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The Brachetto Grape


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About Brachetto

(Synonyms: Brachetto del Piemonte, Brachetto d’Acqui.)

Background

Map showing the Piedmont region of Italy

Brachetto is a red-wine grape originating in, and still almost exclusively grown in, the Piedmont region of Italy. It is used to make not only red wines, but rosés and even sparkling wines. Piemontese red wines labelled “Brachetto” must, by Italian law, be at least 85% Brachetto, and monovarietal bottlings are common. (Brachetto can be, and often is, up to 10% of the Ruché red wines from the appellation “Ruché di Castagnole Monferrato”.)

The dry, table-wine rendition is hard to find (and apparently becoming increasingly so as the sweet bubbly dominates sales ever more), but is well worth seeking out for the occasional offbeat and pleasant light red. Note that almost anything you read elsewhere about Brachetto will be about the sweet bubbly known as Brachetto d’Acqui,; here, we are interested in table wines, not sweeties, so we don’t discuss that wine.

The chief identifying quality of Brachetto-based wines is a clear, distinct strawberry quality, from their aromatic nose through their light-bodied (and usually low-alcohol) flavor. The few dry reds are normally quite dry even though fruity.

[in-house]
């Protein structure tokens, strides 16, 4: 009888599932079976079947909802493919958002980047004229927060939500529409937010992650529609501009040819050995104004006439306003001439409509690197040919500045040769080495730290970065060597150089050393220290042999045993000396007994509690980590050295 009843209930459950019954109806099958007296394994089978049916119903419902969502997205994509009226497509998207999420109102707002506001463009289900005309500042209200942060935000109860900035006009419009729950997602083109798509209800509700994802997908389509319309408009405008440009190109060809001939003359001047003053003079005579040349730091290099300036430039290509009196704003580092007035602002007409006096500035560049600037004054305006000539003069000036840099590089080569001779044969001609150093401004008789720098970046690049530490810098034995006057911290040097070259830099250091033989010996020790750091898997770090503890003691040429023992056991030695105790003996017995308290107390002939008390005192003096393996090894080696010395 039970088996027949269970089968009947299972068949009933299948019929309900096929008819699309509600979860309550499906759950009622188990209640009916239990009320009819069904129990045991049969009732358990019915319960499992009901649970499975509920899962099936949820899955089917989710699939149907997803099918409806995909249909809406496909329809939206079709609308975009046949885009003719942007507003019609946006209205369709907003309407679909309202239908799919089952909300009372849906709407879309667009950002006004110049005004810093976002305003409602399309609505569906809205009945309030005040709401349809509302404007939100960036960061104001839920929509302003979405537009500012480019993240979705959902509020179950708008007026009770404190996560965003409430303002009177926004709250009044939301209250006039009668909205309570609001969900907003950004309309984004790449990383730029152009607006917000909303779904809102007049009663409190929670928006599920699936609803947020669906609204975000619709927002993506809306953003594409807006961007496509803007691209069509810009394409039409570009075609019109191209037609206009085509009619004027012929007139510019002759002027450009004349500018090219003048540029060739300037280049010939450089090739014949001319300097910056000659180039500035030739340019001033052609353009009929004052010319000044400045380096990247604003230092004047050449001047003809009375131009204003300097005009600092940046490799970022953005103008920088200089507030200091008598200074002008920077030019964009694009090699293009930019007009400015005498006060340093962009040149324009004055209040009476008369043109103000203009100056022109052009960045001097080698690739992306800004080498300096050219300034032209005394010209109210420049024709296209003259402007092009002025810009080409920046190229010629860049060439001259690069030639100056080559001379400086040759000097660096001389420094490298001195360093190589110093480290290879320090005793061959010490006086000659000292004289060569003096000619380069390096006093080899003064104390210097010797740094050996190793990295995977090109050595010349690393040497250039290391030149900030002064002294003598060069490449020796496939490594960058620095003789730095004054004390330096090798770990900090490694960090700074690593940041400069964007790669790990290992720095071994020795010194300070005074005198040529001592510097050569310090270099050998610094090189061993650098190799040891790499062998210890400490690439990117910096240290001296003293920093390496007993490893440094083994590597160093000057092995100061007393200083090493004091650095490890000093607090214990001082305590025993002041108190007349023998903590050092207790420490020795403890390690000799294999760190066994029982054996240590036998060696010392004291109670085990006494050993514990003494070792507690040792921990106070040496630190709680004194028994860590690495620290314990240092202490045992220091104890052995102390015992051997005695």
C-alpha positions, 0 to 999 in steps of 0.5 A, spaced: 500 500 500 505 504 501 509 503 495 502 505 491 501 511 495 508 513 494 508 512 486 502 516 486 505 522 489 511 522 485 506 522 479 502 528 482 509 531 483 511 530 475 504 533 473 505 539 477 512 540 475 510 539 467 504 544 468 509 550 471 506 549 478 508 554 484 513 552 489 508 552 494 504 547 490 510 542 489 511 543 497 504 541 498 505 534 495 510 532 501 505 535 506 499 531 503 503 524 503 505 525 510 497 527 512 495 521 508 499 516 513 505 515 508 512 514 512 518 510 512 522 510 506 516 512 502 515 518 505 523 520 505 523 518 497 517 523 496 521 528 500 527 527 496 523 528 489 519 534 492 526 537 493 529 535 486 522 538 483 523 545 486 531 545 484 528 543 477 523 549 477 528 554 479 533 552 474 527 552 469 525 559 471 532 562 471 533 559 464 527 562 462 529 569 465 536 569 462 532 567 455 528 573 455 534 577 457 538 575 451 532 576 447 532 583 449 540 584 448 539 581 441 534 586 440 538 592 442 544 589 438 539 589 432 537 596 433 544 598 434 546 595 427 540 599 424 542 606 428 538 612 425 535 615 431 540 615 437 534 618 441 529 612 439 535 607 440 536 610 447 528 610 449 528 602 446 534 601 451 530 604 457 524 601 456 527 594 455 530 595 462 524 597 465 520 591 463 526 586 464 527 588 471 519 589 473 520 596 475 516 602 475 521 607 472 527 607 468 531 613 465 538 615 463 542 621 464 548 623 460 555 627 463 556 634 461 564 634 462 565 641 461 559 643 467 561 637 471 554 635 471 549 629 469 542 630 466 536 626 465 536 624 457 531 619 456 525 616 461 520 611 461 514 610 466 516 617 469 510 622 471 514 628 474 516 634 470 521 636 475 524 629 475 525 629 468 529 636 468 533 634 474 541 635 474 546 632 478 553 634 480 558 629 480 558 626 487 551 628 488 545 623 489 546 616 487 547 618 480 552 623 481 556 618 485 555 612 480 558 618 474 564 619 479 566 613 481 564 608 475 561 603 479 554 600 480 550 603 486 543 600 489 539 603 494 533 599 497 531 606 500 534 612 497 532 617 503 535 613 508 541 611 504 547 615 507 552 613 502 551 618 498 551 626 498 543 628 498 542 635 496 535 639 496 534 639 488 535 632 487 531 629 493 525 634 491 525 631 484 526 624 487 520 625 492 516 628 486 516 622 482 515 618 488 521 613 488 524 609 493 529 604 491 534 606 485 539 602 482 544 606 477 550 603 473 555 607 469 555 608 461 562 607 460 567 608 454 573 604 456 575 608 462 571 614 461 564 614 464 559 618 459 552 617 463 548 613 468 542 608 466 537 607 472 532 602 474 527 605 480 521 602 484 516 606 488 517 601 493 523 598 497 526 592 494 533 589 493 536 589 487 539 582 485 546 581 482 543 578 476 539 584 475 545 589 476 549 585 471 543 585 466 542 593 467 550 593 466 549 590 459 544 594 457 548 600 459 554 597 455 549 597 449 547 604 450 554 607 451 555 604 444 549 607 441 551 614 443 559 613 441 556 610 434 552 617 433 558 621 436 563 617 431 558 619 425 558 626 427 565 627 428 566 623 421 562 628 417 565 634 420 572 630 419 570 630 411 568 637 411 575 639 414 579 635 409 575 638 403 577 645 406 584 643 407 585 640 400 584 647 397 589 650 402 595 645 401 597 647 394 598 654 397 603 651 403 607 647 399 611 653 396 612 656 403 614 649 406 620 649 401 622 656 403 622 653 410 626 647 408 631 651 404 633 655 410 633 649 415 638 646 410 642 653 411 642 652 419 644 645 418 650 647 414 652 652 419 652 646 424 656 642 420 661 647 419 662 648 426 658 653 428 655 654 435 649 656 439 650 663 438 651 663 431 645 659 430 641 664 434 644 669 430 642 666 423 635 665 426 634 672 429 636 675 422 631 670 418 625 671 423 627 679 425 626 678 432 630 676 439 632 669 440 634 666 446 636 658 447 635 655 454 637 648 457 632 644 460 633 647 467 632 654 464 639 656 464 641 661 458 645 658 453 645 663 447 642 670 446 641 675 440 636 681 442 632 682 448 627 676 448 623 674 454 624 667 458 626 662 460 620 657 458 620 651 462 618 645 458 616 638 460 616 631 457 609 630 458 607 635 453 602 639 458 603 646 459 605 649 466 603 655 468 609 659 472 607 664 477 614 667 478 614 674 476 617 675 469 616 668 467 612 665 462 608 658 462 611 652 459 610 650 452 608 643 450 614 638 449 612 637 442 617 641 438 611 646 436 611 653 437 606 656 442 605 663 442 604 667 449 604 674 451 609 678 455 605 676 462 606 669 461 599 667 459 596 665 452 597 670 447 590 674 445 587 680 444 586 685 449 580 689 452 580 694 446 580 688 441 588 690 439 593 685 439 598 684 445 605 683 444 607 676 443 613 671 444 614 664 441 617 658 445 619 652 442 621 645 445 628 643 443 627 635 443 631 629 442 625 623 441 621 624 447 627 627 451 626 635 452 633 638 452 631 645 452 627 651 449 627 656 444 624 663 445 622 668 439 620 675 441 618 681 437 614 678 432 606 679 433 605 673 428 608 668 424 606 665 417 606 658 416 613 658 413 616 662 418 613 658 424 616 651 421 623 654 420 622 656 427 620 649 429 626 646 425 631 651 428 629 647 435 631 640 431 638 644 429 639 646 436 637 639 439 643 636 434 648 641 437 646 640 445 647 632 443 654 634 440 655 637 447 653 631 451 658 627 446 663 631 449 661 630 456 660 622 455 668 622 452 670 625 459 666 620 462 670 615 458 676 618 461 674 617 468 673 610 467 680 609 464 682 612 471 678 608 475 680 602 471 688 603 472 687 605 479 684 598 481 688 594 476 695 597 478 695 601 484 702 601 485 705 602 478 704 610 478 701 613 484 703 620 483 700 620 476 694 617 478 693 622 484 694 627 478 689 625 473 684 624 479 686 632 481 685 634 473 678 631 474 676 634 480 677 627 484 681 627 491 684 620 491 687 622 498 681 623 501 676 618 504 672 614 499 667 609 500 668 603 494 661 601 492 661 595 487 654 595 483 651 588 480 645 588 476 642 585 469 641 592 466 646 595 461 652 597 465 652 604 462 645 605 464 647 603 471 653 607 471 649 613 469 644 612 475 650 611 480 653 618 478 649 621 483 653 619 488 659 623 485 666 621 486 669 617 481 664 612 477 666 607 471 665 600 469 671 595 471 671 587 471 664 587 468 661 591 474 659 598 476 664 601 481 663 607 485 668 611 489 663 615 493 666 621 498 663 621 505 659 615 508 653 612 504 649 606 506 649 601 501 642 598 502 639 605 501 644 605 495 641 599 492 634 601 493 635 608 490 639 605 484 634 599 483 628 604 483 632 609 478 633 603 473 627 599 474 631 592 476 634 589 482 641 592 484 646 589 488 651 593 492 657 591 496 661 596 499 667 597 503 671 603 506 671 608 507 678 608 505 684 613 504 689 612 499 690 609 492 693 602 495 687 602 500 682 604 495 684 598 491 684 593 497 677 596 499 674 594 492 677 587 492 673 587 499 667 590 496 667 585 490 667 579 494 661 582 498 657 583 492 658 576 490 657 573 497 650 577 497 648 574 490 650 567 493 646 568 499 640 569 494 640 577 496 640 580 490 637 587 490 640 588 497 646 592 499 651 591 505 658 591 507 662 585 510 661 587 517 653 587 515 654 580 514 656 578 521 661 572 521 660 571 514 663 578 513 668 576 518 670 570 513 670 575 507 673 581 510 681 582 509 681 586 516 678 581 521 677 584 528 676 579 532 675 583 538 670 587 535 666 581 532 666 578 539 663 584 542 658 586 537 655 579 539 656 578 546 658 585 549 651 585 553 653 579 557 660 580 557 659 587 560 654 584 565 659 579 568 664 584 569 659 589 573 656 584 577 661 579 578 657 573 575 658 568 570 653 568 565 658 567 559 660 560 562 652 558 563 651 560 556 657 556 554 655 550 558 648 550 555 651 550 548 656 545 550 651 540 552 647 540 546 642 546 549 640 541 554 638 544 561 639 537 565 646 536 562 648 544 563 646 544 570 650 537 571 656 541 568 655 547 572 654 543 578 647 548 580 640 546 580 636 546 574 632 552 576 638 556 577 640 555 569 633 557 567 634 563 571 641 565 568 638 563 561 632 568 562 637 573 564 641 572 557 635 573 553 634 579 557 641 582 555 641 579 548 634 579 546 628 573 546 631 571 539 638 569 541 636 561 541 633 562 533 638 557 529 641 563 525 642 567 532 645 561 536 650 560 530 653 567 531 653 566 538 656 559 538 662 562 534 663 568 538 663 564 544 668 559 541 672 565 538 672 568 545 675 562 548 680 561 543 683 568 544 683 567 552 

Factoid: Wines made from Brachetto grapes grown outside the limits of the legally defined appellation zone cannot be labelled “Brachetto”, so growers in nearby areas often call their Brachetto wines “Birbét”, which means “the little rogue”. (All the table-wine Brachettos are bottlings that cannot legally be called “Brachetto”, though only one is actually called a Birbét—the others have proprietary names: “Anthos” and “Maté”.)

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Some Descriptions of Brachetto Wines

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Some Brachettos to Try

(About this list.)

There are very few dry table-wine bottlings of Brachetto, and not all of those can be found on the U.S. market. The short list below is what there is that is reasonably available.


Matteo Correggia “Anthos”

• This wine’s Wine Searcher “Tasting Notes” page.
• This wine’s CellarTracker review pages.
• Retail offers of this wine listed by Wine Searcher
• Retail offers of this wine listed by 1000 Corks



Sottimano “Maté”

• This wine’s Wine Searcher “Tasting Notes” page.
• This wine’s CellarTracker review pages.
• Retail offers of this wine listed by Wine Searcher
• Retail offers of this wine listed by 1000 Corks

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For a Splurge

We could find no reasonably available Brachetto wines better enough than those listed above as to justify a “splurge” price.

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This page was last modified on Monday, 23 March 2020, at 3:52 pm Pacific Time.